Happy Friday! If you’re from New Jersey, you know that commuting delays can often inspire some colorful language. Yesterday, however, the hold ups at Newark Penn Station were—and we do not mean to exaggerate—literal bull.
Quick Hits: Today’s Top Stories
- President Joe Biden urged the Israeli Defense Forces (IDF) on Thursday to reduce civilian casualties while continuing its military operations against Hamas in Gaza. “I want them to be focused on how to save civilian lives, not stop going after Hamas,” Biden said. His comments come just two days after he described Israel’s bombing campaign as indiscriminate at a fundraiser, though White House spokesman John Kirby on Wednesday told reporters he believes the Israelis are “doing everything they can to reduce civilian casualties.” National Security Adviser Jake Sullivan met with Israeli Prime Minister Benjamin Nentanyahu and his war cabinet in Tel Aviv on Thursday and reportedly pushed Netanyahu to end Israel’s “high intensity” fighting in Gaza and transition to smaller-scale operations. Israeli Defense Minister Yoav Gallant told Sullivan that the IDF’s campaign to rid the enclave of Hamas is not yet over. “It will last more than several months,” he said. “But we will win and we will destroy them.”
- Authorities in Denmark, Germany, and the Netherlands said Thursday that seven people in their countries had been arrested as suspects in terror plots targeting Jews in Europe—four of the people arrested (three in Germany and one in the Netherlands) are Hamas members, according to German officials. It’s unclear whether the three individuals arrested in Denmark were also members of Hamas, though Danish authorities signaled that Jewish institutions were “a special focus” of concern. The Israeli intelligence service, Mossad, said that the people arrested in Denmark were “acting on behalf of the terrorist organization Hamas.”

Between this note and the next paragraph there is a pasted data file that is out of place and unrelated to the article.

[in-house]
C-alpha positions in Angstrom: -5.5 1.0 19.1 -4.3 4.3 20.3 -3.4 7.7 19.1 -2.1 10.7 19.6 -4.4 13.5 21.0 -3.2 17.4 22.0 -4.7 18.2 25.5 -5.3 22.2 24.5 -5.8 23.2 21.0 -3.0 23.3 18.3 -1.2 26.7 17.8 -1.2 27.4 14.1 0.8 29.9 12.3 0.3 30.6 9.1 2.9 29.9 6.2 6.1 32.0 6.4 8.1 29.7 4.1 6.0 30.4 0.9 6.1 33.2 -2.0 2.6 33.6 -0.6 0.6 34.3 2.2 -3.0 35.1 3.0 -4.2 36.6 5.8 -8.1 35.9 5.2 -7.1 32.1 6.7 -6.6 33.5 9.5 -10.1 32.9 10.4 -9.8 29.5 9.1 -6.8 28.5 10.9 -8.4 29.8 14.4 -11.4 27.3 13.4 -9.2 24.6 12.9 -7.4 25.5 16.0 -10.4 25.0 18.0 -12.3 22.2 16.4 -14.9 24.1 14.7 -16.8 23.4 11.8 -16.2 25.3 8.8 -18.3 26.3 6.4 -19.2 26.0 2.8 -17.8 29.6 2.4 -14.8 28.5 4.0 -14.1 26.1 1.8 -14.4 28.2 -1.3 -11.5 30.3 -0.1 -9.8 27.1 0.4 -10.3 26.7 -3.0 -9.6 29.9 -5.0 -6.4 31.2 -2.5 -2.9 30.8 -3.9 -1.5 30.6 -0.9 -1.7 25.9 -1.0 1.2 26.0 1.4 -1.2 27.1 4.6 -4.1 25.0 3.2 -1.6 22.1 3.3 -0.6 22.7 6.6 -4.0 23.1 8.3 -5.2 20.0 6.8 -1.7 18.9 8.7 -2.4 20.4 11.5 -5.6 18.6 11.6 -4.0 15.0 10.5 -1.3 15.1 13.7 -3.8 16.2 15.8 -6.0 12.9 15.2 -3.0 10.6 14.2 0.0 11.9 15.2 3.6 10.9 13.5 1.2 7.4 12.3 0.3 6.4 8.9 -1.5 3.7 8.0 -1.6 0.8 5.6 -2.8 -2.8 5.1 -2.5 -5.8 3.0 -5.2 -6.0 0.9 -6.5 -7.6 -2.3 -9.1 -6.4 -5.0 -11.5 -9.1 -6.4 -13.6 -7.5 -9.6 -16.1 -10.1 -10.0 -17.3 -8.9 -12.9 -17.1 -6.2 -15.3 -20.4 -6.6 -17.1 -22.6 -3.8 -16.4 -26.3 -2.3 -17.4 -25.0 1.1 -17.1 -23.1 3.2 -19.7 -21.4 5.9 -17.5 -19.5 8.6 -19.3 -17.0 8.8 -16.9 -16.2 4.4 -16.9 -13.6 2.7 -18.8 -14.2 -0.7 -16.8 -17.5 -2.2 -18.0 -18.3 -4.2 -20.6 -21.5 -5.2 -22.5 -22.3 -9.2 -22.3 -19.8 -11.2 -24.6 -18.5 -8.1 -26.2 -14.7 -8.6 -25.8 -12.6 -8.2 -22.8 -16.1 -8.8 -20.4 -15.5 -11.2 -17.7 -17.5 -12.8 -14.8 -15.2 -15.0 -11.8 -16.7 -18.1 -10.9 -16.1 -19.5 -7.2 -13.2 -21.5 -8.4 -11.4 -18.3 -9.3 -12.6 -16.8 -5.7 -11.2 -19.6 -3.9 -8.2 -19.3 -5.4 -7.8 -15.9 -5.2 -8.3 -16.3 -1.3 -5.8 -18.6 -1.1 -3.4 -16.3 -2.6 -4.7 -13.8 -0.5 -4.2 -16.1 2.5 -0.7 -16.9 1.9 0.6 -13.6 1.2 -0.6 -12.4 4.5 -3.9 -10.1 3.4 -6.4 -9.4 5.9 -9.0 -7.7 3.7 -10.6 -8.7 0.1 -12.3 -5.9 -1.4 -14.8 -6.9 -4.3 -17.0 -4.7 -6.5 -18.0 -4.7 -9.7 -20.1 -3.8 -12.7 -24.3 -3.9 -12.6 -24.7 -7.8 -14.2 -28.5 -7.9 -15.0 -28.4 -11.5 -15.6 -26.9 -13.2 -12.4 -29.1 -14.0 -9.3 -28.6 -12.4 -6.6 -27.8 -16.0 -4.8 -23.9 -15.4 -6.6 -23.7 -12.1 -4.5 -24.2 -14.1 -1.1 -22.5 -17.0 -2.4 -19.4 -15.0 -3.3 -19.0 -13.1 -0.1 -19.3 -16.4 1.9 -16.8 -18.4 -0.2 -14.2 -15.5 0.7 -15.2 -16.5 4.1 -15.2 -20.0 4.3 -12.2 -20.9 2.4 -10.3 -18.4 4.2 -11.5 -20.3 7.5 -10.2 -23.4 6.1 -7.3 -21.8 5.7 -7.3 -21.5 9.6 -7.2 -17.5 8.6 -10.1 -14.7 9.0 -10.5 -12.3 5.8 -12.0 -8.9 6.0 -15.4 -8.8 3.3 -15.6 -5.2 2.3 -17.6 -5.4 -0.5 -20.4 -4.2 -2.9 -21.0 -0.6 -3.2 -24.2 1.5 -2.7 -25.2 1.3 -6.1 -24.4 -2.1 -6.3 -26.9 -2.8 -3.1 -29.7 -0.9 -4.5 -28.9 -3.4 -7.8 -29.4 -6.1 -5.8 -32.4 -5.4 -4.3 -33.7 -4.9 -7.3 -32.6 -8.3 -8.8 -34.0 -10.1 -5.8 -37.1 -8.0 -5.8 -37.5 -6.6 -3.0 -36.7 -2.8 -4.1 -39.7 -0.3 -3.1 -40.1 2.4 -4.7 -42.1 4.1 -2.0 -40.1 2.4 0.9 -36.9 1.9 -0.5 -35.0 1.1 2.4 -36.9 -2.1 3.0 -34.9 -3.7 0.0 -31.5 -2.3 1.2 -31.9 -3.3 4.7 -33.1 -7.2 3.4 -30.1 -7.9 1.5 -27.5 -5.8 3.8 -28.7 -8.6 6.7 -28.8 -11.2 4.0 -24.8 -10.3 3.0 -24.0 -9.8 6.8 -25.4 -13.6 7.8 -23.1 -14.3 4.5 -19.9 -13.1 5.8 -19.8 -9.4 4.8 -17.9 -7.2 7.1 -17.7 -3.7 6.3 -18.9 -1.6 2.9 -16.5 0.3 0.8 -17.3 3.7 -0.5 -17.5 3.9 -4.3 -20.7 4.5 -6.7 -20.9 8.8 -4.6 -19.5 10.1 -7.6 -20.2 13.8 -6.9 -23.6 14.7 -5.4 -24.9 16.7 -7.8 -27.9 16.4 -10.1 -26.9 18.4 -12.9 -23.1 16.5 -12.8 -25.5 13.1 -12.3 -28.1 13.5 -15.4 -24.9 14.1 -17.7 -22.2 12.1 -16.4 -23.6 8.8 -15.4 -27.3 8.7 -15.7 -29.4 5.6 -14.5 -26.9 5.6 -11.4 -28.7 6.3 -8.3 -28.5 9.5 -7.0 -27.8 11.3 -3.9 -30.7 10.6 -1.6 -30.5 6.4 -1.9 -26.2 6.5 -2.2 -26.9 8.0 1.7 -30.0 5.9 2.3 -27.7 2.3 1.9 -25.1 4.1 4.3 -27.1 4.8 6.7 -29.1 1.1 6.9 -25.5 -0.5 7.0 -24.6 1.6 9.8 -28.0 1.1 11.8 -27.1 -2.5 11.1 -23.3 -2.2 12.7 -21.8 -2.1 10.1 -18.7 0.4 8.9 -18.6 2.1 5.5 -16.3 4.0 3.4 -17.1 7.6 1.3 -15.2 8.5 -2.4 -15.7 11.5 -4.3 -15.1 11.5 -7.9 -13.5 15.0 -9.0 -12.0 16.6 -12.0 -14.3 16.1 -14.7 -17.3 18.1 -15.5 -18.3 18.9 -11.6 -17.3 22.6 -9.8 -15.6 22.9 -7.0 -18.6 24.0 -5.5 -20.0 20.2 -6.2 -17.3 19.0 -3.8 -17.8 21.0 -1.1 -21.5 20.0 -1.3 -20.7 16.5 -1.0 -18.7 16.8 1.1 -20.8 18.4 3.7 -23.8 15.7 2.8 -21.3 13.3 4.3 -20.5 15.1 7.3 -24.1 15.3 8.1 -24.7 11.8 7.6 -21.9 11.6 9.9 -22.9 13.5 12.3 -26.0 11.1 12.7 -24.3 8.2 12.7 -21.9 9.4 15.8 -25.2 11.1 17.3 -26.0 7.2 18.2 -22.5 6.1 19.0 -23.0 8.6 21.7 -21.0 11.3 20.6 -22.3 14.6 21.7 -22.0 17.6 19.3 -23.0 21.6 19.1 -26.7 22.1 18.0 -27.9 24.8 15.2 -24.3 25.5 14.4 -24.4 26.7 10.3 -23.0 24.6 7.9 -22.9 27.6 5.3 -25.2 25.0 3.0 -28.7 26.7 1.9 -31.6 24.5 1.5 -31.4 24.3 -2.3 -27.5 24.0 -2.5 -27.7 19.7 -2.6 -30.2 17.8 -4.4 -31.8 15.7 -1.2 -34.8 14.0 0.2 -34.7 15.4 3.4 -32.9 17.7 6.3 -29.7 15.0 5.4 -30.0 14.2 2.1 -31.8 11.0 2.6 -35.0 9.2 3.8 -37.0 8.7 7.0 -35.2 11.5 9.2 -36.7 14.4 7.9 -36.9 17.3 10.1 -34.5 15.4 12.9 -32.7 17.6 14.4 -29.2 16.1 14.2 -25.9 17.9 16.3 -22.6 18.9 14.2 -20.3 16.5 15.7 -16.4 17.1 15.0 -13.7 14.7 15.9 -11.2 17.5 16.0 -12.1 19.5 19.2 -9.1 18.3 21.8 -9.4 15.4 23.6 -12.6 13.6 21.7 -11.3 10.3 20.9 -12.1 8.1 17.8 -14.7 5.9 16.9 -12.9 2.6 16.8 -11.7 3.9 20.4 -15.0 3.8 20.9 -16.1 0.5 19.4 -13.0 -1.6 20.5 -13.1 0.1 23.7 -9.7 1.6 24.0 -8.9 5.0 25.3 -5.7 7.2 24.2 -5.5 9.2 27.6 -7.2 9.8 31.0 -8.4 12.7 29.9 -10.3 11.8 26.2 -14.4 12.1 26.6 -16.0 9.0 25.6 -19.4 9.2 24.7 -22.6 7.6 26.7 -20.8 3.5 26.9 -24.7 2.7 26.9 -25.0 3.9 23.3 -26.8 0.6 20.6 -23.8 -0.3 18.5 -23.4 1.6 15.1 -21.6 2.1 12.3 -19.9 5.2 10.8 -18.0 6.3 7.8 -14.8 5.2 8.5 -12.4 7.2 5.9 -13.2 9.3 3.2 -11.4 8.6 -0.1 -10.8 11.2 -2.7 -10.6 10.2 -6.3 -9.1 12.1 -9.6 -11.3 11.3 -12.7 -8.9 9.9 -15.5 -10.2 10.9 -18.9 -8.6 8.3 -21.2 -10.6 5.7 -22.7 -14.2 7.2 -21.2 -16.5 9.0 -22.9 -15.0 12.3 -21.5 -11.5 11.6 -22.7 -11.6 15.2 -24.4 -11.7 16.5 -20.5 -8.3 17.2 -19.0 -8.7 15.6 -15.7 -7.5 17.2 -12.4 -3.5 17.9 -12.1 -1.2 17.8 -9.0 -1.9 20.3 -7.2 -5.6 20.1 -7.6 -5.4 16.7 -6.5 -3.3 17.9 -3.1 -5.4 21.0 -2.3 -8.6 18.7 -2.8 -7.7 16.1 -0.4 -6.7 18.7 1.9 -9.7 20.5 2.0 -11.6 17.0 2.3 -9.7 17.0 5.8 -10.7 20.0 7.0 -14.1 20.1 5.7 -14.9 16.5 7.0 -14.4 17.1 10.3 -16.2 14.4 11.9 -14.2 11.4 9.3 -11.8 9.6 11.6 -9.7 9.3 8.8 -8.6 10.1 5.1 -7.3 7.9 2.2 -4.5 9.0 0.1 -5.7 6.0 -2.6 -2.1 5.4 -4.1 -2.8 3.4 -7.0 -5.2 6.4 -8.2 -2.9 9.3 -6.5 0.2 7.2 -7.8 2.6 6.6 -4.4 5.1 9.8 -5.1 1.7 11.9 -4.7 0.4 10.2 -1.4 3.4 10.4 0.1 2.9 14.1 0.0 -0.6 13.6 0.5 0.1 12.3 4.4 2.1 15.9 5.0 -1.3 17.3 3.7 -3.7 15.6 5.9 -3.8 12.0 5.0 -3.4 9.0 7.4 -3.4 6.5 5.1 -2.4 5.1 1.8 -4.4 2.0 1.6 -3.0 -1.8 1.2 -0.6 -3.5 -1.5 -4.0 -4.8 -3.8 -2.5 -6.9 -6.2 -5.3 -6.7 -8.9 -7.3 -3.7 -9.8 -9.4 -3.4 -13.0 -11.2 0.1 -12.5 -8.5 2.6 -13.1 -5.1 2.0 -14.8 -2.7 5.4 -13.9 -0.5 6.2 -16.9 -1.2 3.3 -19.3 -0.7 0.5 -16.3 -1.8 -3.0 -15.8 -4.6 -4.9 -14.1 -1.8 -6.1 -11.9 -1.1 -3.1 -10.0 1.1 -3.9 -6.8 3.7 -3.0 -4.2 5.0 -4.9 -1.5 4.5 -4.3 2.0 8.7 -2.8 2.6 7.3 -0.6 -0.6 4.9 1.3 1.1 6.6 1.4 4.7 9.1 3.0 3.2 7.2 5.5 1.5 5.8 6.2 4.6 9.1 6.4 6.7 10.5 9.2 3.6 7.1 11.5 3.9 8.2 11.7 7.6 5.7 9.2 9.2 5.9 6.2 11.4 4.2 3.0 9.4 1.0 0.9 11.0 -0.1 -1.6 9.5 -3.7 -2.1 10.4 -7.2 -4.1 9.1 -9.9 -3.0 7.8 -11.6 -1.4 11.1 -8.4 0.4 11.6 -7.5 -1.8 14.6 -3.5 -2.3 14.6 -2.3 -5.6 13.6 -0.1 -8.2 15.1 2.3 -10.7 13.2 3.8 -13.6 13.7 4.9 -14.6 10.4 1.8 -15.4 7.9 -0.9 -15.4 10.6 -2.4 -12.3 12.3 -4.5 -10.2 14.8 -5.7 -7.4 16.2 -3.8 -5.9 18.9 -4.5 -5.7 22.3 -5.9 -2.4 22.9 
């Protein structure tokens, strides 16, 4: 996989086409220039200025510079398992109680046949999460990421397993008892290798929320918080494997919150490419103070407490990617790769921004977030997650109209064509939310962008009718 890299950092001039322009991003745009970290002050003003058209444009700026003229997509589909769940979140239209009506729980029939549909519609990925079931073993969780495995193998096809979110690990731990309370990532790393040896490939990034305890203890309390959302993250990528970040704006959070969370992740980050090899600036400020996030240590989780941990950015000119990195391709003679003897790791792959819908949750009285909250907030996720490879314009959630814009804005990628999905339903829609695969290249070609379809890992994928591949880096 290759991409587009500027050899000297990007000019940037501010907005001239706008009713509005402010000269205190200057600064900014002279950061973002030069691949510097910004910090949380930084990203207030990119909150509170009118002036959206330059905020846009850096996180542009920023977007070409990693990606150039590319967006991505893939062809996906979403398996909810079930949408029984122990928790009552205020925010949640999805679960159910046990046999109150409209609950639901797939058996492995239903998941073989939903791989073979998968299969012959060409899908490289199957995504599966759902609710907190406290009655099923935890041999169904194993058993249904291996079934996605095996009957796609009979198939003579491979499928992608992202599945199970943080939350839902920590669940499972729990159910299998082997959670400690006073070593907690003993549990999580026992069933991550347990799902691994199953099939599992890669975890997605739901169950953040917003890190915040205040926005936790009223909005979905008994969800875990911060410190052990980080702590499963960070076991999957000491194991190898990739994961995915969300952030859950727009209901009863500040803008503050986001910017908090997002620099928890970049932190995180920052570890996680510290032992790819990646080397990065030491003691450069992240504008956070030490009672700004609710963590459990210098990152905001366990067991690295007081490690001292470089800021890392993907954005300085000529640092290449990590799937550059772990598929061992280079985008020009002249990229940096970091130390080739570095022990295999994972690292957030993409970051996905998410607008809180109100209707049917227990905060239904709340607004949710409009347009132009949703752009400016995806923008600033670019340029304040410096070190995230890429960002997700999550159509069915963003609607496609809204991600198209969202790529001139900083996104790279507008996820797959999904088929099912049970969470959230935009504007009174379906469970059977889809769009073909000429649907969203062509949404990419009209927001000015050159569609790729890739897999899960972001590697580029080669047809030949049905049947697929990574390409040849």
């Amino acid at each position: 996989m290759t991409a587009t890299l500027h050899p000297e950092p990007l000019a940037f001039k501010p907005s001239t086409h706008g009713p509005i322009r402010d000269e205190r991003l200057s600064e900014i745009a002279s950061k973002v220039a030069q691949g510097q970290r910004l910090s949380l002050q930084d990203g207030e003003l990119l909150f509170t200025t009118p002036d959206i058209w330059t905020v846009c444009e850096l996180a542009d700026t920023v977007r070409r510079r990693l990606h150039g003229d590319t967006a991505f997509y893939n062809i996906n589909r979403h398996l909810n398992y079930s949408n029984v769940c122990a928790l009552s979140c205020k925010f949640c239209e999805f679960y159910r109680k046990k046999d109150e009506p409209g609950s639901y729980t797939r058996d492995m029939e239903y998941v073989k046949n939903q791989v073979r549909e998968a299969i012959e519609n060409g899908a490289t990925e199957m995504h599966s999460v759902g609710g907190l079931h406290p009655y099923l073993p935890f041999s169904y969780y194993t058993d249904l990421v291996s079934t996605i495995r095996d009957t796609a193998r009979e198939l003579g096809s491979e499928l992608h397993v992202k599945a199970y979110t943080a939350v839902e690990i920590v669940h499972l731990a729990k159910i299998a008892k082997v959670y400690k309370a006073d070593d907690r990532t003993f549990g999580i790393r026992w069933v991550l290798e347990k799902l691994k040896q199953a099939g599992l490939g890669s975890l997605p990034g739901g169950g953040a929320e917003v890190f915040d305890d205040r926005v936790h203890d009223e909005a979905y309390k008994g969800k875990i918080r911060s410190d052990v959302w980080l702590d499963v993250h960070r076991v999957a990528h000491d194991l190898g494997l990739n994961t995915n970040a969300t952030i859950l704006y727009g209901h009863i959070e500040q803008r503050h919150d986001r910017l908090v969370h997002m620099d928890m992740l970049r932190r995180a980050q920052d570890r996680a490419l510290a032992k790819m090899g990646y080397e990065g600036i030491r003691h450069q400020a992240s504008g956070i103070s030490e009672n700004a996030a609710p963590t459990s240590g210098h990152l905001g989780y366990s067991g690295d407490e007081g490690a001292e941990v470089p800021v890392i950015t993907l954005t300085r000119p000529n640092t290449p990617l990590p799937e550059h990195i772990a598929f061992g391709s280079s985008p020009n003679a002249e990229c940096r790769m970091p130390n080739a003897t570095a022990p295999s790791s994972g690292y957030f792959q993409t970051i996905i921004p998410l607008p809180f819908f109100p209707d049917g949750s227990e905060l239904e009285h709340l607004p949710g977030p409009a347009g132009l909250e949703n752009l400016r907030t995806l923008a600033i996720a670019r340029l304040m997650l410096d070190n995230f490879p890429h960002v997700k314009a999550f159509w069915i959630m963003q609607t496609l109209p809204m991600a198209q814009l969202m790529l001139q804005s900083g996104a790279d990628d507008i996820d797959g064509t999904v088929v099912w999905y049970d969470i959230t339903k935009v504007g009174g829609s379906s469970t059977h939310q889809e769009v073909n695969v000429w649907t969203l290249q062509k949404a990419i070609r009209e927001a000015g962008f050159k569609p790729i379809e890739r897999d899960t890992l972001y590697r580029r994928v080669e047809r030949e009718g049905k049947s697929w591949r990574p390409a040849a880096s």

- The European Union (EU) officially opened accession negotiations with Ukraine and Moldova on Thursday. While it will likely take years before either country becomes an official member of the European bloc, the start of talks marks a big win for Ukraine, which has sought membership for years. “This is a victory for Ukraine,” said Ukrainian President Volodymyr Zelensky. “A victory that motivates, inspires, and strengthens.” Hungarian Prime Minister Viktor Orbán had opposed opening talks and boycotted the vote yesterday, continuing to block a $52 billion EU aid package to Ukraine.
- Senate Majority Leader Chuck Schumer announced Thursday that the Senate will remain in session next week in the hopes of reaching a deal with Republicans regarding funding to Ukraine, saying he would hold a vote on an aid package next week regardless. The prospect of such an agreement grew more likely earlier this week when the White House signaled its openness to compromising on border policies in order to secure a deal. “It is going in the right direction, we believe, because those conversations continue and that’s what matters as we talk about the border and border security and moving forward with making sure we get the supplemental done,” White House press secretary Karine Jean-Pierre said yesterday.